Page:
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Monday, September 4th, 2017 at 12:26 pm
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Book Reviews

The Witch’s Guide to Magical Combat – Lari Don

The Witch’s Guide to Magical Combat is the third book in the Spellchasers series by Lari Don. If you haven’t read the first two you will struggle to follow this one so go off and read them first.

OK, now we’ll begin. These books are basically about people who have been cursed and how Molly and her friends deal with situations that get out of hand.

Molly’s curse is that, whenever she hears a dog bark, she turns into a hare. It has certain advantages, as you might imagine, but the first clue that problems are afoot are when Molly turns into not a hare but whatever creature is the prey of the animal whose sound she hears. The curse lasts until she crosses a boundary, so she has to find a boundary in order to change back into a girl. She has come to enjoy being a hare at times, but worms, for example, are not great at making getaways.

She tries asking her curse caster to lift the curse but he refuses and the world of magic is series unbalanced by the growing power of an army of curse casters, led by Corbie. The promise keeper, whom we met in the last book, is out of control, growing stronger and more cruel as she makes up for her years of imprisonment.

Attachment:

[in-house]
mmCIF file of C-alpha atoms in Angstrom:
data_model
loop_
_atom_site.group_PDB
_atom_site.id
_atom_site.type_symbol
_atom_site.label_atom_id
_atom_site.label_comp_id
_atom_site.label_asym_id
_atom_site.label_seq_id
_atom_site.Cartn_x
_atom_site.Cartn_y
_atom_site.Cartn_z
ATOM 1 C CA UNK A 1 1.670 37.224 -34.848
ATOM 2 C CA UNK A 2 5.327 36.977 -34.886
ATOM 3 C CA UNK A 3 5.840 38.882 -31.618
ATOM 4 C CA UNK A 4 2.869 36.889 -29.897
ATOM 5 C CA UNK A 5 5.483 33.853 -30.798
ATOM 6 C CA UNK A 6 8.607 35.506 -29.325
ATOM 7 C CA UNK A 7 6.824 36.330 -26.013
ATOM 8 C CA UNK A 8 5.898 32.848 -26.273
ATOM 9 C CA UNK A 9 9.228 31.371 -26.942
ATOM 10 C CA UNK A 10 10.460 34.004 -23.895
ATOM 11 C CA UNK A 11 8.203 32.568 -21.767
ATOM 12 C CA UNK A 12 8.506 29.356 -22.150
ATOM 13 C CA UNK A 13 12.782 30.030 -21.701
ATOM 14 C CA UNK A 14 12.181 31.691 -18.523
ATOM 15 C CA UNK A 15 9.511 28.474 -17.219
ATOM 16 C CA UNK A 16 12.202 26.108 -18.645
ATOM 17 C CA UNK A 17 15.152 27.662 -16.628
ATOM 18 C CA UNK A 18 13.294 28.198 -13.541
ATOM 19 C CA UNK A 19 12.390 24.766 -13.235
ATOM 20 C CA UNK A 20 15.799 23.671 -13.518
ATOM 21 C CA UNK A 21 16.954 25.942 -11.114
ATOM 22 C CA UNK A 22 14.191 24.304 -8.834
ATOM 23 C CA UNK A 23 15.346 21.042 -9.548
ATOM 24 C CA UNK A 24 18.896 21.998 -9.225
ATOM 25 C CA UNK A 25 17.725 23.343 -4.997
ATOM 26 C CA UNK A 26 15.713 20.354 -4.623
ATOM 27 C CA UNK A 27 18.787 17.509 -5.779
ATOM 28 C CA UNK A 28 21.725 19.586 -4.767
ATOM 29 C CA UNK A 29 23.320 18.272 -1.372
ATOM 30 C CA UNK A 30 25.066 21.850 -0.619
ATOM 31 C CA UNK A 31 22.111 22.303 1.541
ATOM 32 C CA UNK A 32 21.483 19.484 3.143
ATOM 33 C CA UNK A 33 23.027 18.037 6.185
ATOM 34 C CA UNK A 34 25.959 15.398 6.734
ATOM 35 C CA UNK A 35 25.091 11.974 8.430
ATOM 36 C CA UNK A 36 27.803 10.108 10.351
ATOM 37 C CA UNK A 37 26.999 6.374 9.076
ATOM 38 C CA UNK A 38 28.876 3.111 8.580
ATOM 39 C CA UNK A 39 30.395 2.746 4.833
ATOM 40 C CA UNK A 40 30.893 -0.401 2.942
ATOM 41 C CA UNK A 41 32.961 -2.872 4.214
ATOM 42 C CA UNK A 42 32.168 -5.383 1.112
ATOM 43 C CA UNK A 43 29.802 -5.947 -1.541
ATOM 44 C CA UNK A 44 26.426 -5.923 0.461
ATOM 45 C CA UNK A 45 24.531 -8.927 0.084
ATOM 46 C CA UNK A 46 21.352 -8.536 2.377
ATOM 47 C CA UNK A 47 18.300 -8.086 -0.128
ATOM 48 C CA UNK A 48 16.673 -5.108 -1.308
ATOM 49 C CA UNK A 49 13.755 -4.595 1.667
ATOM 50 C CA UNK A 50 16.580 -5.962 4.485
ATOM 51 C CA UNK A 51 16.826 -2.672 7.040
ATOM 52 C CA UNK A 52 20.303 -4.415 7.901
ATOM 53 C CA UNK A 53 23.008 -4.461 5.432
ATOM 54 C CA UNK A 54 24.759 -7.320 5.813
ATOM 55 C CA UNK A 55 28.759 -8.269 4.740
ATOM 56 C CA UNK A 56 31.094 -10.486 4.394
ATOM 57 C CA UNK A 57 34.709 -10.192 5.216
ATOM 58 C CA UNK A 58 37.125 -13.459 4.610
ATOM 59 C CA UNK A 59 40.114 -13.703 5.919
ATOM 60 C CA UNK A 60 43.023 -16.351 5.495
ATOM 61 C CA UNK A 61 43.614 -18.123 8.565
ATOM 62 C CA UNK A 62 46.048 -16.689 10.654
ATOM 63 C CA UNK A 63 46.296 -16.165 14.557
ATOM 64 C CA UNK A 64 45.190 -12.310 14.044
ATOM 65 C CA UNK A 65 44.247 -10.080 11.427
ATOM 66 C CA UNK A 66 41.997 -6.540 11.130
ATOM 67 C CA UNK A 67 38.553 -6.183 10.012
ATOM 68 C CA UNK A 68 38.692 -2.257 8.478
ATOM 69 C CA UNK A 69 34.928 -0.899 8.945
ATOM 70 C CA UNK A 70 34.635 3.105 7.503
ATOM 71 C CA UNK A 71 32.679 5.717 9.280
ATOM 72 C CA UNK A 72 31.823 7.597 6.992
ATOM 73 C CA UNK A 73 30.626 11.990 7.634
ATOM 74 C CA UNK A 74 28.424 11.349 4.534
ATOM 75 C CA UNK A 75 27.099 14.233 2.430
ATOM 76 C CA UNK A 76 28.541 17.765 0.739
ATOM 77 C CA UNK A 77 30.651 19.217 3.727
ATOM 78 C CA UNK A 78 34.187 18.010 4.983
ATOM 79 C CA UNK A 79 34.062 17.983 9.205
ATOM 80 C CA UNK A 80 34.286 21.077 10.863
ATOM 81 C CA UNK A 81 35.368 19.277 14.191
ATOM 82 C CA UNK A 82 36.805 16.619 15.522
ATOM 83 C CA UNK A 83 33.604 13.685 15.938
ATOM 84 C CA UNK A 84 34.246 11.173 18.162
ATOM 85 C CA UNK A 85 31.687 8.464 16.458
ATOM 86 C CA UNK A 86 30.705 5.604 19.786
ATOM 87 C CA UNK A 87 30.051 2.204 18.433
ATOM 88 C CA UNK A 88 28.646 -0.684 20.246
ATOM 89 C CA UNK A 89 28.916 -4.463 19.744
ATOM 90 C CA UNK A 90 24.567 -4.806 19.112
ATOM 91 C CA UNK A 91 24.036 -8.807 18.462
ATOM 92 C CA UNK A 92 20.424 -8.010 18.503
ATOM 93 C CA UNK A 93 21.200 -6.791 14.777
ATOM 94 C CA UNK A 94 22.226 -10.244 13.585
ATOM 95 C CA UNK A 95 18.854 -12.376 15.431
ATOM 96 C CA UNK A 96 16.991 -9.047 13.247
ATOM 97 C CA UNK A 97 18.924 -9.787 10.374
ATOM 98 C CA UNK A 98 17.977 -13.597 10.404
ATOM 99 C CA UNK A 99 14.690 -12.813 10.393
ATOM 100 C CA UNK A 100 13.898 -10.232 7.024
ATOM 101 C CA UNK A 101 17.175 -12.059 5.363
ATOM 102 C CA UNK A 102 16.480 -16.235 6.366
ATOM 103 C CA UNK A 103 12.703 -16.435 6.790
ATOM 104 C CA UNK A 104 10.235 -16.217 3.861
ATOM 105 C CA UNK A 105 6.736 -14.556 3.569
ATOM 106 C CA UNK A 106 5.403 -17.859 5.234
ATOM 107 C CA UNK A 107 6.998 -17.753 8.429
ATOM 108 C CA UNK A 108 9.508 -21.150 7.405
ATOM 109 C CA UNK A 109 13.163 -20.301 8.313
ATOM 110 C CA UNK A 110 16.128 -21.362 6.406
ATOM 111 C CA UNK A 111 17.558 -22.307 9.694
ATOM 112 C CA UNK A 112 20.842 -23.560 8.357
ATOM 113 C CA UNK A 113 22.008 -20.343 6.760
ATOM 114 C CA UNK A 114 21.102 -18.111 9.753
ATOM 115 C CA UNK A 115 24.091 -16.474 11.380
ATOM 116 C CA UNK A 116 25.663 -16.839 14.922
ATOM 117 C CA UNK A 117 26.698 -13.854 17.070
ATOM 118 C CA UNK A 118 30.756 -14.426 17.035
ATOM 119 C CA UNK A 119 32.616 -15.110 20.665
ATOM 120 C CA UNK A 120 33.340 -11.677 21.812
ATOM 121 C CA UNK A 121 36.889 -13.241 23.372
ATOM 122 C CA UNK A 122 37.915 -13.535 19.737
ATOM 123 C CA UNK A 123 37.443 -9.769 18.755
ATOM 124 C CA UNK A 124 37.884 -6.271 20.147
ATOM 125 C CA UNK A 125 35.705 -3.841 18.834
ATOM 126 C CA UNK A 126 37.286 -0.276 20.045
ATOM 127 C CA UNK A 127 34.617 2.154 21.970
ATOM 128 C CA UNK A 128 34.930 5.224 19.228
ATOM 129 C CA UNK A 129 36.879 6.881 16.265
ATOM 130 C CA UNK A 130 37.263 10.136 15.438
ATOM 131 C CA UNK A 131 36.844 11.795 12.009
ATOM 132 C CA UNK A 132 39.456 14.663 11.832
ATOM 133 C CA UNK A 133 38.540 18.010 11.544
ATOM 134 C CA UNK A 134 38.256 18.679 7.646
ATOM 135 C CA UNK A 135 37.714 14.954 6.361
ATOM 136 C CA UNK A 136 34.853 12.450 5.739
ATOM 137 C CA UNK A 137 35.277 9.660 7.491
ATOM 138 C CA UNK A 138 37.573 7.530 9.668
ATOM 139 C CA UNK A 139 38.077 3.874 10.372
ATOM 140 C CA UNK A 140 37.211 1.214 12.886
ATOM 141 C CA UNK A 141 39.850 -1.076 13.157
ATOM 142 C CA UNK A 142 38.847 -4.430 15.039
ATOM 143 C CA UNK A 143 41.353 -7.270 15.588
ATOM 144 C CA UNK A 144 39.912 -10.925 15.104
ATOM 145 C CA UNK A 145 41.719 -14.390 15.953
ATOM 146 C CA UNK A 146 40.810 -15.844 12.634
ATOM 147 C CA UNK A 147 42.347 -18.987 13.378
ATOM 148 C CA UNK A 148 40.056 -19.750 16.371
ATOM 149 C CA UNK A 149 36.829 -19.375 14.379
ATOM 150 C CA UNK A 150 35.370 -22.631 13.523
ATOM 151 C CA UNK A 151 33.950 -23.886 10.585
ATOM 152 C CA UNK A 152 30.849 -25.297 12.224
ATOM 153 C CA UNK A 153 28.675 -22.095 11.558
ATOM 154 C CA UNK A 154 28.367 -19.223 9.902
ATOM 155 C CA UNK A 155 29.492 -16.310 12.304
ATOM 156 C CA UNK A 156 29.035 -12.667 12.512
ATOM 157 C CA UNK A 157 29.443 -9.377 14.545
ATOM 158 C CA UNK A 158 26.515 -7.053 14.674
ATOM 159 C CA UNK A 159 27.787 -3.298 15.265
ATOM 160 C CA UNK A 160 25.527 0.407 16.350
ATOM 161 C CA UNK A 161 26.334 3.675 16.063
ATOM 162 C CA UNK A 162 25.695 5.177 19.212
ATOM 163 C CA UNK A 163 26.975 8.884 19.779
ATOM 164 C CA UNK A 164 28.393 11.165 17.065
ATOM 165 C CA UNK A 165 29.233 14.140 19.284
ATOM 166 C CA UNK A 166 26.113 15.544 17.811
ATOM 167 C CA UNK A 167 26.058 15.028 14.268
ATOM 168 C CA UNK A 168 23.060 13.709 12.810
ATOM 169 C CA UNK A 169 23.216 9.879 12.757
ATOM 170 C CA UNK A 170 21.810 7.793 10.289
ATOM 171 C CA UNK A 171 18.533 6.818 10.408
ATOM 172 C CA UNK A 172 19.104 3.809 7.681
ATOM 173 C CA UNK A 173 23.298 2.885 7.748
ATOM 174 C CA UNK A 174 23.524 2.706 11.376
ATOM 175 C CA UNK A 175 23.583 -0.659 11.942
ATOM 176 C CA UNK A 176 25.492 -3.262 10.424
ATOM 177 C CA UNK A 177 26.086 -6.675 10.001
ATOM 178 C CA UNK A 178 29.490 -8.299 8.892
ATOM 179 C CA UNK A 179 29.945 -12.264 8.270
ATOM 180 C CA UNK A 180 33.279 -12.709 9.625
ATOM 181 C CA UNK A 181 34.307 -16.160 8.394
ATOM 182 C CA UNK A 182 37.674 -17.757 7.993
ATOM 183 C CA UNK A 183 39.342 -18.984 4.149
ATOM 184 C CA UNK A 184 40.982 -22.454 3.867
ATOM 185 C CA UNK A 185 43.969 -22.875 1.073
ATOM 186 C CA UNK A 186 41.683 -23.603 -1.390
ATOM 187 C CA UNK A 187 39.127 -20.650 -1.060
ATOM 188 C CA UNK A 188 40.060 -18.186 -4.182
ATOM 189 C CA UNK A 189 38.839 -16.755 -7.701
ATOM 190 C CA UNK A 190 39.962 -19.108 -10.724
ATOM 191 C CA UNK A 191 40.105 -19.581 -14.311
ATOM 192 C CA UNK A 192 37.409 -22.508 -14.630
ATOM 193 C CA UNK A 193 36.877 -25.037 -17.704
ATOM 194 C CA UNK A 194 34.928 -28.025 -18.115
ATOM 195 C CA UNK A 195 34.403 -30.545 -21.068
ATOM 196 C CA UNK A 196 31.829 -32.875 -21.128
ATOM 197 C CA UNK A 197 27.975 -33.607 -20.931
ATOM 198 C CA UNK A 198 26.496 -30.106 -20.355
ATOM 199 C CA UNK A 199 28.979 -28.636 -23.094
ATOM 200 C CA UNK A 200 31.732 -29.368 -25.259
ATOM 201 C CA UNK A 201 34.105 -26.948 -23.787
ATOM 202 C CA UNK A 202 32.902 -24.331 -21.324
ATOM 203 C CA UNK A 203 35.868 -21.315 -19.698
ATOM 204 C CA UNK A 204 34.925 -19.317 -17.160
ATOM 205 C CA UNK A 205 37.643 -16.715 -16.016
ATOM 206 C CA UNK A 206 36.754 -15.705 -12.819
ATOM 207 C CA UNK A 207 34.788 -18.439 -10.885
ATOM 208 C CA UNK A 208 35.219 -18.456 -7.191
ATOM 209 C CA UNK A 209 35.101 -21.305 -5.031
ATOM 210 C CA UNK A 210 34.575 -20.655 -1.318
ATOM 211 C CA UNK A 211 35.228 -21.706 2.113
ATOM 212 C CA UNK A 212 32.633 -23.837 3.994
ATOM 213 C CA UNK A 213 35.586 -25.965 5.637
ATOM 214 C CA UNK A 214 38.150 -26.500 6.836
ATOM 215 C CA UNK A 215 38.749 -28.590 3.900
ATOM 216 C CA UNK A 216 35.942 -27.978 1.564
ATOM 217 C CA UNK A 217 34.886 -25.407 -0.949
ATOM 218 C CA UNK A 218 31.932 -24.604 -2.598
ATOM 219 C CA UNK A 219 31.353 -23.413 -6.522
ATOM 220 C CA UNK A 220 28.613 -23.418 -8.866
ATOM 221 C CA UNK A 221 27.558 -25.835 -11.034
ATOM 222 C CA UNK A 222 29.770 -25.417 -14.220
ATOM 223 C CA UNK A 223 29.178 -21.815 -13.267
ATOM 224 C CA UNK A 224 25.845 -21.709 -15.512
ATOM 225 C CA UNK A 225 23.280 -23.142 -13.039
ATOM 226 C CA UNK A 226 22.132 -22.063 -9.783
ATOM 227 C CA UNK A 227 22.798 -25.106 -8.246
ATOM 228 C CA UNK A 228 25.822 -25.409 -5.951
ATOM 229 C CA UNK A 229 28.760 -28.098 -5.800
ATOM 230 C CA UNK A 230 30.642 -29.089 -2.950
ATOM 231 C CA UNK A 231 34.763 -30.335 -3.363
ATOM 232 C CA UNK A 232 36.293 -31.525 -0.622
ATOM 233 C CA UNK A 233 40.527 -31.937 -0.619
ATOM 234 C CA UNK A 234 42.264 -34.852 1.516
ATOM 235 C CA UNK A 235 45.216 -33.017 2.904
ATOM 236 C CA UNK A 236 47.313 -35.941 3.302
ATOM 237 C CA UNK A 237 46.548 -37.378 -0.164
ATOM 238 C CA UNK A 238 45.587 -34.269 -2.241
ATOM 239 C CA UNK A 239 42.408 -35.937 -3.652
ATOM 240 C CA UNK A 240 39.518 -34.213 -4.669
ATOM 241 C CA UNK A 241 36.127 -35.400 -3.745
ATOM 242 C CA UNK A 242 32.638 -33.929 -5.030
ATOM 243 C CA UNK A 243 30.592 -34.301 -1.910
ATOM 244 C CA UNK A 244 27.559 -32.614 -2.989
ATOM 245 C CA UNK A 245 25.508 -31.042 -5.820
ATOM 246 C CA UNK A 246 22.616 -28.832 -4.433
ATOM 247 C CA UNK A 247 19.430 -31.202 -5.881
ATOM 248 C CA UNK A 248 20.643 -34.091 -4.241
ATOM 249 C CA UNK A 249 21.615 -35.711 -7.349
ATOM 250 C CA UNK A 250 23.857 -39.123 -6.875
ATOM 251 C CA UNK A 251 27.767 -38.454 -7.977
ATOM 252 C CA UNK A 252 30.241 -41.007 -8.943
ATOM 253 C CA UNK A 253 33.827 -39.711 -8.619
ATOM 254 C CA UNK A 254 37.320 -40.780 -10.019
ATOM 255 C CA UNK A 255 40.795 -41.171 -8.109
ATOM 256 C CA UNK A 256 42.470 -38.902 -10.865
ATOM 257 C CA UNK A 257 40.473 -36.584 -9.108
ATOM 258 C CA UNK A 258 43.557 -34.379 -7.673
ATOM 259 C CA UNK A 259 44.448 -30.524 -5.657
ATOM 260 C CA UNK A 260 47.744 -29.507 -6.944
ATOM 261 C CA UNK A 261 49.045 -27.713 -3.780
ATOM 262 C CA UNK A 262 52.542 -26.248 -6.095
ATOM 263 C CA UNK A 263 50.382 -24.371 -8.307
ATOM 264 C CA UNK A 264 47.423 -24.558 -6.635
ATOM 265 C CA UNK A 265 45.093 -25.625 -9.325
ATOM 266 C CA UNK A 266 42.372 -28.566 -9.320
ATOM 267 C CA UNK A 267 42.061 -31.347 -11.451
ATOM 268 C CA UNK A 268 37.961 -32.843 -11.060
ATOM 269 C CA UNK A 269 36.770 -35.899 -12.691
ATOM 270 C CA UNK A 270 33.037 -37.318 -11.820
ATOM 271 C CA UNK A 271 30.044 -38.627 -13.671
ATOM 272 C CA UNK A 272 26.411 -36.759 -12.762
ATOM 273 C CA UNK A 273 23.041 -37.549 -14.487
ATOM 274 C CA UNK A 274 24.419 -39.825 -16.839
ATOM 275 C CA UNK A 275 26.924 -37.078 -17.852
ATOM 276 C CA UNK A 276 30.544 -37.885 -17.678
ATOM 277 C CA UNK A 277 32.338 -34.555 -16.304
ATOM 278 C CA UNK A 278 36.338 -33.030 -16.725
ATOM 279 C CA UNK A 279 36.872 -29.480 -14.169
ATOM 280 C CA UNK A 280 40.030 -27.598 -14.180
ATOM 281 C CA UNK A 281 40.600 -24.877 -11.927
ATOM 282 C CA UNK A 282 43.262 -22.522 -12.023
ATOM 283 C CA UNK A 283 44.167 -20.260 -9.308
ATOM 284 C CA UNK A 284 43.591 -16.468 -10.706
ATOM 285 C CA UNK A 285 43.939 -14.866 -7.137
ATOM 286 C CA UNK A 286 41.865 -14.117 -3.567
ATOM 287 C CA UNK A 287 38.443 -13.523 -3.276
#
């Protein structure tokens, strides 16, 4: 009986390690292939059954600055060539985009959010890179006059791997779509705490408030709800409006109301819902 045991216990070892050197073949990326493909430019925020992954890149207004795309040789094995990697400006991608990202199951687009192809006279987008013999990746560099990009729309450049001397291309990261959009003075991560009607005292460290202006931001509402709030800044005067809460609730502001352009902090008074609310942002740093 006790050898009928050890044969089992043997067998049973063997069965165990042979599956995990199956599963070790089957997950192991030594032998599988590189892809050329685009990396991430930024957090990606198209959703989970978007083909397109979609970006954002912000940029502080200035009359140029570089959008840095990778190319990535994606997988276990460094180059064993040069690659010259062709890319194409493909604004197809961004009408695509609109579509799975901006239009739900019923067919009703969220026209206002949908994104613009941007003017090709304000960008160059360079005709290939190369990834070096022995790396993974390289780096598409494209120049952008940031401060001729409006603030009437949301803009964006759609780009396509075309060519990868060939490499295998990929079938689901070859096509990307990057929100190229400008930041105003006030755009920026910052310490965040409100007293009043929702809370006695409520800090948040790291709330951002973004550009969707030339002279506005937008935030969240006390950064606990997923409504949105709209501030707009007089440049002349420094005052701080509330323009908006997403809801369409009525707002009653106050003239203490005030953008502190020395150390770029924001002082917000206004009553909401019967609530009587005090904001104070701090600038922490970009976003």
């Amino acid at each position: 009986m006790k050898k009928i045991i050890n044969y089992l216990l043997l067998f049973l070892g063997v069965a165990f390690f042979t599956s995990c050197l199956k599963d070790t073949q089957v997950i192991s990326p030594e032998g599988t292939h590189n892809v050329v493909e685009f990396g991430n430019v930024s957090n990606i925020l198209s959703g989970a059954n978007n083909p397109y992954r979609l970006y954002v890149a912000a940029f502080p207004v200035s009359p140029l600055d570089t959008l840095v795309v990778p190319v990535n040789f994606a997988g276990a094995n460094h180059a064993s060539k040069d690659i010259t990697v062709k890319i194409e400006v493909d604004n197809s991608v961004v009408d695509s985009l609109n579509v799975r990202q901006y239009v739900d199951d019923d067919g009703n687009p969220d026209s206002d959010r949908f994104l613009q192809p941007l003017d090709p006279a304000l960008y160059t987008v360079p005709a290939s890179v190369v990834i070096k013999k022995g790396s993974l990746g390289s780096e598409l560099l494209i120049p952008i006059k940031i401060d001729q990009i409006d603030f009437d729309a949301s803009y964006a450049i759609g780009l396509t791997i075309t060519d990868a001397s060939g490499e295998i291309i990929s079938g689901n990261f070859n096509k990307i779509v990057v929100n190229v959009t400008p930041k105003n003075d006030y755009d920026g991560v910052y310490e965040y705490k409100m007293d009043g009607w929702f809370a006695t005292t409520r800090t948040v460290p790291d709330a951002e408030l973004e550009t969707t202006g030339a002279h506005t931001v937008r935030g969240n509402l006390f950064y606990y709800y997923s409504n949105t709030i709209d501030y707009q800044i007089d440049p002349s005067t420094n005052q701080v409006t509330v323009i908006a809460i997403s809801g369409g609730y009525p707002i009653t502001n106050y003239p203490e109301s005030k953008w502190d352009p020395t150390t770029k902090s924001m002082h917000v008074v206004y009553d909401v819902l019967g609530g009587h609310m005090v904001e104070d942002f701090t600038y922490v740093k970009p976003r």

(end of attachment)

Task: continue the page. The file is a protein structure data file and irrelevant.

Molly knows that she could use magic to break her curse but that would mean becoming a witch, something she doesn’t want to do. She must outwit Corbie and his followers by cunning rather than dark magic – oh and a big fight scene.

Again there is a strong ethical theme as the dryad Beth challenges Molly’s desire to be free from her curse and refuses to join the friends on their quest as it means leaving the trees which she has sworn to protect. We can see there are at least two ways to perceive every issue and we also see the struggle to overcome something that is almost becoming an addiction for Molly. Can she learn to use magic to create boundaries to free herself from her curse, without succumbing to damaging power and greed?

Just as we think they have solved the problem and found something which will negate the Promise Keeper’s power, the group is betrayed. This betrayal teaches us about trust and hurt and how we might go on from this, with hate or with greater determination.

Finally we come to an interesting resolution, which I won’t give away, other than to say that good magic prevails but the responsibility for how we use power or magic or any skill we have, is what defines us a human being.

Published by Floris Books

(With apologies for the elongated cover pic – Ed.)


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